Notifications & Messages

Jared Hamilton
From: Jared Hamilton
Hey - It’s time to join the thousands of other dealer professionals on DrivingSales. Create an account so you can get full access to the articles, discussions and people that are shaping the future of the automotive industry.
×
Connor Wolanski

Connor Wolanski Content Marketing Specialist

Exclusive Blog Posts

How efficient is your sales process?

How efficient is your sales process?

Dealerships today operate in an environment where the consumer experience is a driving factor in dealership selection.  Ecommerce and other third-part…

Core Sales Skills Part 1: Show Empathy

Core Sales Skills Part 1: Show Empathy

  According to the DrivingSales Consumer Experience Study being empathetic is the number one factor that customers look for in a sales cons…

WEBINAR RECORDING - What Matters to Millennials in 2019

WEBINAR RECORDING - What Matters to Millennials in 2019

  For Millennials, there are many forces combining to complicate the car shopping process: an explosion of information sources, their overwhelm…

Google Ads Conversion Tools

Google Ads Conversion Tools

In this video blog, Jim shows that there's more than one way to get on board the conversion train in Google Ads. …

Why So Many Options If You Don't Pay Attention to The Source?

Why So Many Options If You Don't Pay Attention to The Source?

Is there a lot of thought that goes into deciding which call to actions to offer on the VDP’s? Or is it a constant free for all, or worse an aftertho…

How Does Employee Theft Happen?

*This article previously appeared in the Reynolds and Reynolds FUEL monthly newsletter*

By Scott Worthington

While it’s always important to implement processes that protect your dealership from fraud and theft, it’s just as critical to know the reasons why an employee might decide to steal from you. Let's dig deeper into employee theft and embezzlement to give you more insight to protect your dealership.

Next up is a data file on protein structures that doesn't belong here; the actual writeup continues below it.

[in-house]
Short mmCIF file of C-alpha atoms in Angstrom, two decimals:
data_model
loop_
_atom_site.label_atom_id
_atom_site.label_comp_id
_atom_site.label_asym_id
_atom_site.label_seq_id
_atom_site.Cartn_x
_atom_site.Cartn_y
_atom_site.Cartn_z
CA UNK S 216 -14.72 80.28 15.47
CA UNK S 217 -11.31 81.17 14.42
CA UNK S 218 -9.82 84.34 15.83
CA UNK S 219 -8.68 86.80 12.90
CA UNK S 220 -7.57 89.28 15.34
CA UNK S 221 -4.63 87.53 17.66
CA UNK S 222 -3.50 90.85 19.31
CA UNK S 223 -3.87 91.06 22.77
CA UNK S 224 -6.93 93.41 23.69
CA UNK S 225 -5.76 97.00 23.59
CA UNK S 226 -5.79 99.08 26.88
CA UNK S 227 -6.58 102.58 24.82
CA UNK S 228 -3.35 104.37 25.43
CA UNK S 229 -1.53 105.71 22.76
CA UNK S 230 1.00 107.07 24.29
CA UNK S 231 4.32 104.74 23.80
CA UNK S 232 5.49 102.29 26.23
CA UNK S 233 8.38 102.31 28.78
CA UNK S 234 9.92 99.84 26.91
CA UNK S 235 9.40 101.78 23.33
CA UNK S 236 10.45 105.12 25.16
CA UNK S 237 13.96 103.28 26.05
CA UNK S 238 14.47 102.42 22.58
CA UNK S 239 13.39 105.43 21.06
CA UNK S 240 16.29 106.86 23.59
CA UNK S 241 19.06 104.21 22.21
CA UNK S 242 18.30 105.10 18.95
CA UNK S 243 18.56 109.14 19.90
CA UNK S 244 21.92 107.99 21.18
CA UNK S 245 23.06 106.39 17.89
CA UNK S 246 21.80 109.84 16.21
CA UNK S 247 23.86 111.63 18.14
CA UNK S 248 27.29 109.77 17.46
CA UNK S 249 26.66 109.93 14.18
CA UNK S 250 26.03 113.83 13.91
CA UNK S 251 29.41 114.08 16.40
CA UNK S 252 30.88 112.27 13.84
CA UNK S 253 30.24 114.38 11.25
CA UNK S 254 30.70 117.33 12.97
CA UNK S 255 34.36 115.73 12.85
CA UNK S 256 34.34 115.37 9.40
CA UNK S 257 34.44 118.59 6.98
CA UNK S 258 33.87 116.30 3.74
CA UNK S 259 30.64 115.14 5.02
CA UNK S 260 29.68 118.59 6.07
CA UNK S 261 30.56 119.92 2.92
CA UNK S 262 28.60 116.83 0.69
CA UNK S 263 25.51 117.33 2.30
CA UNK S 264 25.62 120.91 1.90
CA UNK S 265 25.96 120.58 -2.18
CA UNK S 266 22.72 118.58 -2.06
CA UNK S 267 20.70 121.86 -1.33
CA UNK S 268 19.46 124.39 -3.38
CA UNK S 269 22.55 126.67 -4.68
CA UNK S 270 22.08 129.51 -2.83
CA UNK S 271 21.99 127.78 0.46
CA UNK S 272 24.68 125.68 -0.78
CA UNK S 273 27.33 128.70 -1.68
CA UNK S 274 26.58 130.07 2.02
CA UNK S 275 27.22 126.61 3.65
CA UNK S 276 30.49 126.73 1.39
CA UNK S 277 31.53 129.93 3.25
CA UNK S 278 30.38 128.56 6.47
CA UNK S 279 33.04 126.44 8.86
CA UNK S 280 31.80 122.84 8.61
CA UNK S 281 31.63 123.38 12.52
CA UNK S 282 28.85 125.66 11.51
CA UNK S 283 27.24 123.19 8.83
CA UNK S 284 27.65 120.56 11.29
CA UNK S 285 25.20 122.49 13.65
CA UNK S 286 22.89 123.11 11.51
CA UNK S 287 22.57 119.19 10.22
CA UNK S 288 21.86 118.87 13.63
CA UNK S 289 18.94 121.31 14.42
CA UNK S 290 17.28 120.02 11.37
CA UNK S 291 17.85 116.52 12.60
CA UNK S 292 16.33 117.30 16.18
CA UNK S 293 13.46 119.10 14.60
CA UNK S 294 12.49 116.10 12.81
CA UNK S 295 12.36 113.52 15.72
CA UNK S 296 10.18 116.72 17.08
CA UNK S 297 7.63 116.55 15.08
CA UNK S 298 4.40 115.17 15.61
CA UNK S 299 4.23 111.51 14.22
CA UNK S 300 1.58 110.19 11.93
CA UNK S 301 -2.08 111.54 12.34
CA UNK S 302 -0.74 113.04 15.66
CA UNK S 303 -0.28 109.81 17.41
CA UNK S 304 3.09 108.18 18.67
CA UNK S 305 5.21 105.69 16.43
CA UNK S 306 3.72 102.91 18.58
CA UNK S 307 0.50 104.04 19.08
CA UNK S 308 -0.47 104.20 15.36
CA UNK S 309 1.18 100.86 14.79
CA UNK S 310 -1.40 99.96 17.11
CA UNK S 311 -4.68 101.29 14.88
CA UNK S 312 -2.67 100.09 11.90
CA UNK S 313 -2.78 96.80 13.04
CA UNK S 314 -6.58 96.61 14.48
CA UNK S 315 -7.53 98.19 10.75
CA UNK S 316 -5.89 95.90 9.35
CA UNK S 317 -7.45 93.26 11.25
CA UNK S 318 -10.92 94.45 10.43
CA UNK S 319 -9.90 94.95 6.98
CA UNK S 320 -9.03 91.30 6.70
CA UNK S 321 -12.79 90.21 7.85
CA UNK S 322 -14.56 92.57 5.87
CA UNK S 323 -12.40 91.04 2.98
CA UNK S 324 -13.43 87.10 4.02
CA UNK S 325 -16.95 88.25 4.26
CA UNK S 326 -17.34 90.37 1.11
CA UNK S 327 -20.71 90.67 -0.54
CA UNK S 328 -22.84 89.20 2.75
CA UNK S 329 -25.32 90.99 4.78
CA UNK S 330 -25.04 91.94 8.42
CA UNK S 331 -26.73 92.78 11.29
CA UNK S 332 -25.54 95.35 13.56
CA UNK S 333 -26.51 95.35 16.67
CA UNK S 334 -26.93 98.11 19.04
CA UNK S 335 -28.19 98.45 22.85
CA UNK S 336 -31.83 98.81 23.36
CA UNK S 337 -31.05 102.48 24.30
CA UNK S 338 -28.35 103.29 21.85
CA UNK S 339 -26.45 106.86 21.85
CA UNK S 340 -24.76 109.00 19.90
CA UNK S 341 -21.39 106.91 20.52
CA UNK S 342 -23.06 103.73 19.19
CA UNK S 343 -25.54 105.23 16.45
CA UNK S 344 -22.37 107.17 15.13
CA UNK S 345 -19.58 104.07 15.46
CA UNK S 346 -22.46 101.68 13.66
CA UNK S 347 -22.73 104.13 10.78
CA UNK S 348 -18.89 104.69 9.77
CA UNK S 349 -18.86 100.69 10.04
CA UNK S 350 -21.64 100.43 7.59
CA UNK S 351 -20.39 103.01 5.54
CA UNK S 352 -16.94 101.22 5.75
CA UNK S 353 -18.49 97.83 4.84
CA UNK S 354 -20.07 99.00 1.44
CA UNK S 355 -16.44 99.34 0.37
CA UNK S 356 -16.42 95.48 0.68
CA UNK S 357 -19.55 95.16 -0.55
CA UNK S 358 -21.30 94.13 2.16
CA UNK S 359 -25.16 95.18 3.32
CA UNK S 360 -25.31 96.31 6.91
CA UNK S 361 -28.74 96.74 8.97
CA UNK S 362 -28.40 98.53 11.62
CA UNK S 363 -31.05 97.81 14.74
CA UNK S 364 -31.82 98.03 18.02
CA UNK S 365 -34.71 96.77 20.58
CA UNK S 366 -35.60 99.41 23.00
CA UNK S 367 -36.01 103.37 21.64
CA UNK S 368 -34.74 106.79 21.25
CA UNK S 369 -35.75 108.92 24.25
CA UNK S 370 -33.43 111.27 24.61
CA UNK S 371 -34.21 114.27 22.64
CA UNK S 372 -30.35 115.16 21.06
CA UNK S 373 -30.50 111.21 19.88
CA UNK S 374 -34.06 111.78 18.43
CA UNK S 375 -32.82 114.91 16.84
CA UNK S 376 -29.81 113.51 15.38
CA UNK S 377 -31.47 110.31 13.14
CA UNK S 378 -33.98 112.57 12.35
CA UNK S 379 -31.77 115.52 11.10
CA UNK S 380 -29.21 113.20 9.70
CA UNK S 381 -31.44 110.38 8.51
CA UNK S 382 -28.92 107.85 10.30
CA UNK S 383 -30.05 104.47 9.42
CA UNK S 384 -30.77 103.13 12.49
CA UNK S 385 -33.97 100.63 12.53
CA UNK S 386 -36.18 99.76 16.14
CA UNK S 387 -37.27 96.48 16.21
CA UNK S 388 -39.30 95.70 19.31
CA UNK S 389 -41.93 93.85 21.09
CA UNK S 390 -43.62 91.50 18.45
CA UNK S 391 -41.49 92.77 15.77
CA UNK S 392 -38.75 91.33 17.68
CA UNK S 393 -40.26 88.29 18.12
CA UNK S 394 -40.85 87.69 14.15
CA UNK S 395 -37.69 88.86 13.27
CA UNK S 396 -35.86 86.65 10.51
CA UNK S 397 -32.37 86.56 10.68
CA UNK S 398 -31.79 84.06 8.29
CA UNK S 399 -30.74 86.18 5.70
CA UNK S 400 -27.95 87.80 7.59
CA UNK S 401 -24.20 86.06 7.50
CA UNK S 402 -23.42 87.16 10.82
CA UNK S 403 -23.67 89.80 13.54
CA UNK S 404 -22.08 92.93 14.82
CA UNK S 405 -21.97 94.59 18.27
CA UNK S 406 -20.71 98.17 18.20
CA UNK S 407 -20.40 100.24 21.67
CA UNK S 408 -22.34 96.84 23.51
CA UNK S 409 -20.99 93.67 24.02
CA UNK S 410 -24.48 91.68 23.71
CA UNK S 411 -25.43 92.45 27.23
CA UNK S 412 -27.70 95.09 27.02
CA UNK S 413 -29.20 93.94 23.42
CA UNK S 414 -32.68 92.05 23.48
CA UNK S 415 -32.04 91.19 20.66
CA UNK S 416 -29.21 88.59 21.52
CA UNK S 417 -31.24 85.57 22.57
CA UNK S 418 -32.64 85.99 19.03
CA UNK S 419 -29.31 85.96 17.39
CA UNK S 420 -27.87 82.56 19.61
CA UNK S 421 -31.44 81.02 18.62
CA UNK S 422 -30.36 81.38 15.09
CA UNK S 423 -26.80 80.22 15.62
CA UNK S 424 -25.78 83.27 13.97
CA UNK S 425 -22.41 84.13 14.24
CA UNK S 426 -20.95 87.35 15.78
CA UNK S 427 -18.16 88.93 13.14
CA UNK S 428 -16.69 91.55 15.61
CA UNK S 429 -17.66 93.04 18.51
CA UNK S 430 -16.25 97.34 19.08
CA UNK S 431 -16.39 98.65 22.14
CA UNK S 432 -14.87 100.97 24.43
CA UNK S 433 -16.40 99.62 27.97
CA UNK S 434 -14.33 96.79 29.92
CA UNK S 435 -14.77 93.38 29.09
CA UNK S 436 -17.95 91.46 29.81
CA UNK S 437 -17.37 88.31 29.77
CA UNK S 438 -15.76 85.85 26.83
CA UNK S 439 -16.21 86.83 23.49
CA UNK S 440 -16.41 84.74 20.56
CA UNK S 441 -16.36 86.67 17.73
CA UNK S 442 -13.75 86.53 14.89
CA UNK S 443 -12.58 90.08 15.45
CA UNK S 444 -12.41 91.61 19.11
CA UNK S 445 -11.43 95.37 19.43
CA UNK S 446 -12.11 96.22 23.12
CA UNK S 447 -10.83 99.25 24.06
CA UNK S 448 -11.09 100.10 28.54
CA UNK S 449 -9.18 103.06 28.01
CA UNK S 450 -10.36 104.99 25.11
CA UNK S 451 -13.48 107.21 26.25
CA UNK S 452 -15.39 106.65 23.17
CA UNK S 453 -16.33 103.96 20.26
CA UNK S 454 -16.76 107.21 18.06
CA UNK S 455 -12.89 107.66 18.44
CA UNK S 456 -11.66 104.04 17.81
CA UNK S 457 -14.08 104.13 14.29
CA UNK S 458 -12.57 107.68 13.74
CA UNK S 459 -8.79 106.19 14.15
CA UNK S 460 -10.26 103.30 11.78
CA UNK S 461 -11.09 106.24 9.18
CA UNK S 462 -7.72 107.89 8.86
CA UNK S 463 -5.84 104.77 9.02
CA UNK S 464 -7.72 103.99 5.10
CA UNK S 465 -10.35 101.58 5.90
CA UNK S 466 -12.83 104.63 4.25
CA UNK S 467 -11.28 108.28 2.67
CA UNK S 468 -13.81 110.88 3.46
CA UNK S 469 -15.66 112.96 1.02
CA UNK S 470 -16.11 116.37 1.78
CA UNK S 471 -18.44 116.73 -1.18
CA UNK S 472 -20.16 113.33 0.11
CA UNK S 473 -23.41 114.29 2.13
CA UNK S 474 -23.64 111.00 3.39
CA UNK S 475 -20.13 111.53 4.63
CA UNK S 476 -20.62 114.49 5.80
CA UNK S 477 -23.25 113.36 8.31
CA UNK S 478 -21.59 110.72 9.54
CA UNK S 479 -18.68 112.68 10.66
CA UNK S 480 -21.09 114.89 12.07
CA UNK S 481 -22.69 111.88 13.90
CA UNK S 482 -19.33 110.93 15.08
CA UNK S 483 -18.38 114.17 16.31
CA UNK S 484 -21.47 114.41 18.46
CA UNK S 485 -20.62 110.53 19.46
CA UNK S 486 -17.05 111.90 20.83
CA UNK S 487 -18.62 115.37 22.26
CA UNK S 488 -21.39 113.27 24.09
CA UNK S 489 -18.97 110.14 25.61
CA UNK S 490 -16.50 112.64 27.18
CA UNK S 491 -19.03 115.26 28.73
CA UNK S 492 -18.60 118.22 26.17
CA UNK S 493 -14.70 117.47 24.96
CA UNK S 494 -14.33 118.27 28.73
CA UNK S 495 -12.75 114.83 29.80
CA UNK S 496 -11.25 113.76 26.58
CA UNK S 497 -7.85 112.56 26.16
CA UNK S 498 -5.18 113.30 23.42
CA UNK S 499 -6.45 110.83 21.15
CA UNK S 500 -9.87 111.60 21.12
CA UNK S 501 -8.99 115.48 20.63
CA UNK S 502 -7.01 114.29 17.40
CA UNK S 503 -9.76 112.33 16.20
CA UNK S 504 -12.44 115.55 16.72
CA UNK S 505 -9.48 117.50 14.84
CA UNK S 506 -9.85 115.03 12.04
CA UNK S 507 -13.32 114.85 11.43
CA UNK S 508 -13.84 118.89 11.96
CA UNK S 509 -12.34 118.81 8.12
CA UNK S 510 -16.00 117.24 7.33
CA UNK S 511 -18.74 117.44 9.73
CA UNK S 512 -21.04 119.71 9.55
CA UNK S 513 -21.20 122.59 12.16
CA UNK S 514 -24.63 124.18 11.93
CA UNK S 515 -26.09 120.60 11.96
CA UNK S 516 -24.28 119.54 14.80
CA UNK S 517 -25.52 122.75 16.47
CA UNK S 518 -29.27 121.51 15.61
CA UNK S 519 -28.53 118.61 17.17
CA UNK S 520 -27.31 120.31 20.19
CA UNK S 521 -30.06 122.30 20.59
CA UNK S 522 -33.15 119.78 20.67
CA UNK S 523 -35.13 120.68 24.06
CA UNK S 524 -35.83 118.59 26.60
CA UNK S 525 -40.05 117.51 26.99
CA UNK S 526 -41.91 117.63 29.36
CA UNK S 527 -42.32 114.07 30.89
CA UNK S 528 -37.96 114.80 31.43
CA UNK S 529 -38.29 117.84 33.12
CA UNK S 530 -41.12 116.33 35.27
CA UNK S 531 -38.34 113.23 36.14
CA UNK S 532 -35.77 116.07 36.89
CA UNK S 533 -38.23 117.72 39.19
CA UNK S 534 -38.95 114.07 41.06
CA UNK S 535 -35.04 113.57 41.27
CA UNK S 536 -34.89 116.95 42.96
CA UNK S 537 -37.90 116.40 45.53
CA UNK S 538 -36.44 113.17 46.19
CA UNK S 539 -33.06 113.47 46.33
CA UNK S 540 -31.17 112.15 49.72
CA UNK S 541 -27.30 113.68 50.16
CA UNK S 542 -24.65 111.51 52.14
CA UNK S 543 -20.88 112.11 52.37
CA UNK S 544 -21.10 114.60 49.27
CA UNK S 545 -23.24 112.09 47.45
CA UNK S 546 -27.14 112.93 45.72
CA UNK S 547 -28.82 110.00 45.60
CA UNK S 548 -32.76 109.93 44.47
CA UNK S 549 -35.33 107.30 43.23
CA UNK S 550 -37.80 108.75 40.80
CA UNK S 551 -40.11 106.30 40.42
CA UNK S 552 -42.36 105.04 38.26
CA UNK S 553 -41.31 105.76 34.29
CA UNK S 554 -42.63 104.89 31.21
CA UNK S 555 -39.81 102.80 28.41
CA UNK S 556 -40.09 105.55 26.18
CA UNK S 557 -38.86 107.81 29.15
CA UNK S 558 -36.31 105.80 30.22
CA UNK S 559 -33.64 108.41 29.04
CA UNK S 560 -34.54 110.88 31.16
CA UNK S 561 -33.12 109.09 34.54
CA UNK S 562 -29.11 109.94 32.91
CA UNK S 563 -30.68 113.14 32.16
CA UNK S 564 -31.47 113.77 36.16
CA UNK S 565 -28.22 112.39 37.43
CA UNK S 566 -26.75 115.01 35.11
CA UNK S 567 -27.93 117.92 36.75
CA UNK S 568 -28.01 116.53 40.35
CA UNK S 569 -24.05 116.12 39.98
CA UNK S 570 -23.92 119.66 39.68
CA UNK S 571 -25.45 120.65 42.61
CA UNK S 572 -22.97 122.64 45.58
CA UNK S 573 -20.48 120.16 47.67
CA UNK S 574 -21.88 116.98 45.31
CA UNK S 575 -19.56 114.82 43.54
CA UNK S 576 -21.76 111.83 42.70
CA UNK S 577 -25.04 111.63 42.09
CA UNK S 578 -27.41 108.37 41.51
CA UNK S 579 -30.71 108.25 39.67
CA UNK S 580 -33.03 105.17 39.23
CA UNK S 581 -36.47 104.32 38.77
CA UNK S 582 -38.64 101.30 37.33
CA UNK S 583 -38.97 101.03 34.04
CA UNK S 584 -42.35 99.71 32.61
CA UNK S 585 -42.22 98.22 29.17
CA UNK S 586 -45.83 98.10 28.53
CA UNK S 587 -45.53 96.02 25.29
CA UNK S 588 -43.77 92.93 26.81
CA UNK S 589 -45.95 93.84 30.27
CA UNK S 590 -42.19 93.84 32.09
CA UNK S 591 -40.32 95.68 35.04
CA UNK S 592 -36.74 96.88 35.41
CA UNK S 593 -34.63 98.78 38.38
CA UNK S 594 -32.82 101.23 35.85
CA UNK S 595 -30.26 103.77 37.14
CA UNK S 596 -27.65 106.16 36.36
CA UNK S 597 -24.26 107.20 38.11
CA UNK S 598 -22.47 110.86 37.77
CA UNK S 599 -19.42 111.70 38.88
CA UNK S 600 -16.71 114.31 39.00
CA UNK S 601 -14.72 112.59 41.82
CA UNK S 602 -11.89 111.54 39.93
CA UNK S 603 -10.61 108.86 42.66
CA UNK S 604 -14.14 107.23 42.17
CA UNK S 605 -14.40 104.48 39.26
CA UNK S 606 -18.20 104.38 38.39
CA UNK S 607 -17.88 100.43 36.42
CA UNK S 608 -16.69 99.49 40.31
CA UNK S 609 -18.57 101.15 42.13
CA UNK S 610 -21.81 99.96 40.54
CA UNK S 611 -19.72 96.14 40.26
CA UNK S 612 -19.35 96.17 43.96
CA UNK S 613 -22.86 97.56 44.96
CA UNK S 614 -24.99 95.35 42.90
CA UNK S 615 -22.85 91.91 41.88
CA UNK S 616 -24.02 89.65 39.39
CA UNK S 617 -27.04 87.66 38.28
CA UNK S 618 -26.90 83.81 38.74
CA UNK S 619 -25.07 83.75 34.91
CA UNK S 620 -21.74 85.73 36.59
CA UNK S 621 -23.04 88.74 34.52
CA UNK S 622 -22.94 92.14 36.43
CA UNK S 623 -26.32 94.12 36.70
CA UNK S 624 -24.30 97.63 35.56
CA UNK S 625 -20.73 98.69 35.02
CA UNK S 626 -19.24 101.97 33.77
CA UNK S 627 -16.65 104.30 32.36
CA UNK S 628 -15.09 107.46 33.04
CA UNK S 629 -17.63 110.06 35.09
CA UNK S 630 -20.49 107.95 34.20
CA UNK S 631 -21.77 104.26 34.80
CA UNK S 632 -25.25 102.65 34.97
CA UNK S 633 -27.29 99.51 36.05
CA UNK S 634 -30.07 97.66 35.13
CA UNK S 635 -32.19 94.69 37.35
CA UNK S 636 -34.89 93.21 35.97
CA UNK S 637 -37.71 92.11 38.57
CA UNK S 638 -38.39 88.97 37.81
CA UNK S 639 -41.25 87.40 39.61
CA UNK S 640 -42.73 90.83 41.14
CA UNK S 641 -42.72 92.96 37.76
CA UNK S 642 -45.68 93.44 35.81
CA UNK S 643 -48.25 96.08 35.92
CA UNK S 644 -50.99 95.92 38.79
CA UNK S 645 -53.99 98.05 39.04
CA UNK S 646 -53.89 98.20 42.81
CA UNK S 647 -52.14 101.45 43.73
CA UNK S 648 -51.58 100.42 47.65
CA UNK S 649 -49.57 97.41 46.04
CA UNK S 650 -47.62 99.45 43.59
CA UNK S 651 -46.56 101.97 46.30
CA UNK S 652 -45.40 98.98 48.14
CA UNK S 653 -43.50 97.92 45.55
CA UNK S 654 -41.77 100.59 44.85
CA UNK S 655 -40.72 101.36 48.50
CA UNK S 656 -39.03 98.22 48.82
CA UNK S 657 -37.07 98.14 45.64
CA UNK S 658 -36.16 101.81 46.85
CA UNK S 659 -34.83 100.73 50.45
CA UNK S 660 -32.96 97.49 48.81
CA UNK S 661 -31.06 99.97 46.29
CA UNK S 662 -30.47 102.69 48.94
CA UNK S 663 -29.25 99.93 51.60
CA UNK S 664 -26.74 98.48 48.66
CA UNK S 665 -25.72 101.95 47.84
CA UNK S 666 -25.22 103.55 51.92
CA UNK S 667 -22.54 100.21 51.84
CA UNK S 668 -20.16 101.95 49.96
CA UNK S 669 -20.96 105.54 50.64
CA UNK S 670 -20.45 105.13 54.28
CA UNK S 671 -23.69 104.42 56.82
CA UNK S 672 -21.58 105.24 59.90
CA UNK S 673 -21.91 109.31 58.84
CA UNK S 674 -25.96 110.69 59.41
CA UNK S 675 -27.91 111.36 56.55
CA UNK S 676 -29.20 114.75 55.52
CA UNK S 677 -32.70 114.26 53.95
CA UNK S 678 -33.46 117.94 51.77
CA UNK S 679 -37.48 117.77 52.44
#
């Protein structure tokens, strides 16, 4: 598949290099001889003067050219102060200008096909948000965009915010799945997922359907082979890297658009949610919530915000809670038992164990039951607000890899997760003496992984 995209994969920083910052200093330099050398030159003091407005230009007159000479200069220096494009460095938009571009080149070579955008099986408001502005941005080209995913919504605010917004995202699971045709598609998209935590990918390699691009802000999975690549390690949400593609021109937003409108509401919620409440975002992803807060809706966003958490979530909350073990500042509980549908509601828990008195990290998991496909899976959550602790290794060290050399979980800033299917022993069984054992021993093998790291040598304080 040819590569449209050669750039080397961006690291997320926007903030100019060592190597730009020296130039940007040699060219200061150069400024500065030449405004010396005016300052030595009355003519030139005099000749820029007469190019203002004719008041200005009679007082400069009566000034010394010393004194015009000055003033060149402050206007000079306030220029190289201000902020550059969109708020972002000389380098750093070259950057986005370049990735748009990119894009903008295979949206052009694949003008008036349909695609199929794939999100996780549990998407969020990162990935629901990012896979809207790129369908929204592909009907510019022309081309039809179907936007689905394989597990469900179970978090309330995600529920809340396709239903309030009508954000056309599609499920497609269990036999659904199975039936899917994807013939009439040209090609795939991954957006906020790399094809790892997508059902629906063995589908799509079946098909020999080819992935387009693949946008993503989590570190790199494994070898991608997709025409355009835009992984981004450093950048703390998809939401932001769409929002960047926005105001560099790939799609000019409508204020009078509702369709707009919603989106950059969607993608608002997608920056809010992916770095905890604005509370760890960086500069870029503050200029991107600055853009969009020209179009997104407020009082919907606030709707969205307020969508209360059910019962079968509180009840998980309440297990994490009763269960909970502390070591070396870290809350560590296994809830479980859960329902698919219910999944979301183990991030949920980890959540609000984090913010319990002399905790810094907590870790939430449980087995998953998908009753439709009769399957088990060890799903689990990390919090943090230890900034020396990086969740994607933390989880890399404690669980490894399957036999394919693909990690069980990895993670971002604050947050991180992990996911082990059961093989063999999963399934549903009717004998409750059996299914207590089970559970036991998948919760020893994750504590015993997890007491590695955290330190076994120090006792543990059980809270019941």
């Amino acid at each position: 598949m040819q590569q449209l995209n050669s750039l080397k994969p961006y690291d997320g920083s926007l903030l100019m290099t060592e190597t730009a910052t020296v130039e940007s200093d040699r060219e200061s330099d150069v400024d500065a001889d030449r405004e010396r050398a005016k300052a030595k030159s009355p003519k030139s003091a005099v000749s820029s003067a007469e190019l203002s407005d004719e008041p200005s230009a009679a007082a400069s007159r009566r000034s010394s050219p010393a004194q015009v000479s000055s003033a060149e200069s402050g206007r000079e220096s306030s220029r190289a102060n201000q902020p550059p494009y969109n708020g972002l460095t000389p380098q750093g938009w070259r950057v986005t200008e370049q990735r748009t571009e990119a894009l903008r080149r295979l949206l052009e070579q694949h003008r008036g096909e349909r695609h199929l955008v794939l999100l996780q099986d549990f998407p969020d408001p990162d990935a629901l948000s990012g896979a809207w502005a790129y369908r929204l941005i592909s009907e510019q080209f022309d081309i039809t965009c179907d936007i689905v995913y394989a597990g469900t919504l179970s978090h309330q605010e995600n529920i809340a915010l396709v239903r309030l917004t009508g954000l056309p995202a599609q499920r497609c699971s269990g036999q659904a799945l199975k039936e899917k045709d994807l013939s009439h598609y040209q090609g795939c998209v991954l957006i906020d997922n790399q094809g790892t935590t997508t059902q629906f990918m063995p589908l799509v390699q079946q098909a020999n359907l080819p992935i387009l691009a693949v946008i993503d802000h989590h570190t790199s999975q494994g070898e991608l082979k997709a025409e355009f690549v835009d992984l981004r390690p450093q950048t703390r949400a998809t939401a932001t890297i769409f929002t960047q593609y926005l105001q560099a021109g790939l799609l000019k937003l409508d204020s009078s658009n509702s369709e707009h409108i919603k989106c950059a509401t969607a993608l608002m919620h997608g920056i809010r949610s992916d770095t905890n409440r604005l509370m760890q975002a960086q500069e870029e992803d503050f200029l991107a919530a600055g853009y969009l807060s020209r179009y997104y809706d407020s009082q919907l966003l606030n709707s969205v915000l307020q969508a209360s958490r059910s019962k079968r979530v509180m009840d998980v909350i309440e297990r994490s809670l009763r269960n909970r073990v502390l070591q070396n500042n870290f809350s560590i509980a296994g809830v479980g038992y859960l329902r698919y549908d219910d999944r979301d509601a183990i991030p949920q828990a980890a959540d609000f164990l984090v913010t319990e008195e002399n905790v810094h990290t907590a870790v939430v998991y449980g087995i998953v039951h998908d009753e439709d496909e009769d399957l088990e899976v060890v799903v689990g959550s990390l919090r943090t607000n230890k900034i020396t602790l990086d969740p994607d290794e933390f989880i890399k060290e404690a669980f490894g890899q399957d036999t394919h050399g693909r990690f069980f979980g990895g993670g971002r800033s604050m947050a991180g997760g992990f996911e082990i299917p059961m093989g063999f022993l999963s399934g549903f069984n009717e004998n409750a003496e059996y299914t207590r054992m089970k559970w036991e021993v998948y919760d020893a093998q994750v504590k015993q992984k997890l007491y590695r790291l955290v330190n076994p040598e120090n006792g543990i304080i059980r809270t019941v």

Key to understanding this is the Fraud Triangle, which breaks down the factors behind why employees steal thus:

Motivation: Does an employee have incentive to commit fraud? Is there pressure motivating them to embezzle? Often we hear stories about dealership employees who are struggling with something outside of work. It could be anything: pressure to pay off credit card debt, illness, a craving for a different lifestyle. In one case, a dealership employee stole millions of dollars so she could buy her family extravagant luxury items and take them on international trips. The reason? She wanted them to feel loved and she wanted to feel like a good mother.

Justification: Does the employee feel stealing is warranted? Maybe she was passed up for a promotion. Maybe she notices coworkers taking long vacations she can’t afford. Maybe you’ve been asking her to work a lot of overtime. To someone without the justification, it might seem far-fetched that these are reasons an employee would steal. But for the employee? These feel like valid reasons to commit fraud or embezzlement.

System Opportunity: Once an employee has the motivation and justification to steal, there is only one more step their brain must make before they start. Can they get away with it? Of the three sections in the Fraud Triangle, this is where you have the most control. Does your dealership have processes in place to deter theft? Processes not only make the dealership run more efficiently, they also show employees you’re keeping tabs on the dealership, even if you aren’t there. What about a system that monitors transactions across your dealership for suspicious activity? Even with processes in a place, an employee who has the motivation and justification might find a loophole. A dealership-wide monitoring system that informs employees its tracking transactions will take your security one step further.

Keep yourself informed of the ways employee theft happens in the dealership. The more informed you are, the better your chances are of preventing it.

 Unlock all of the community & features  Join Now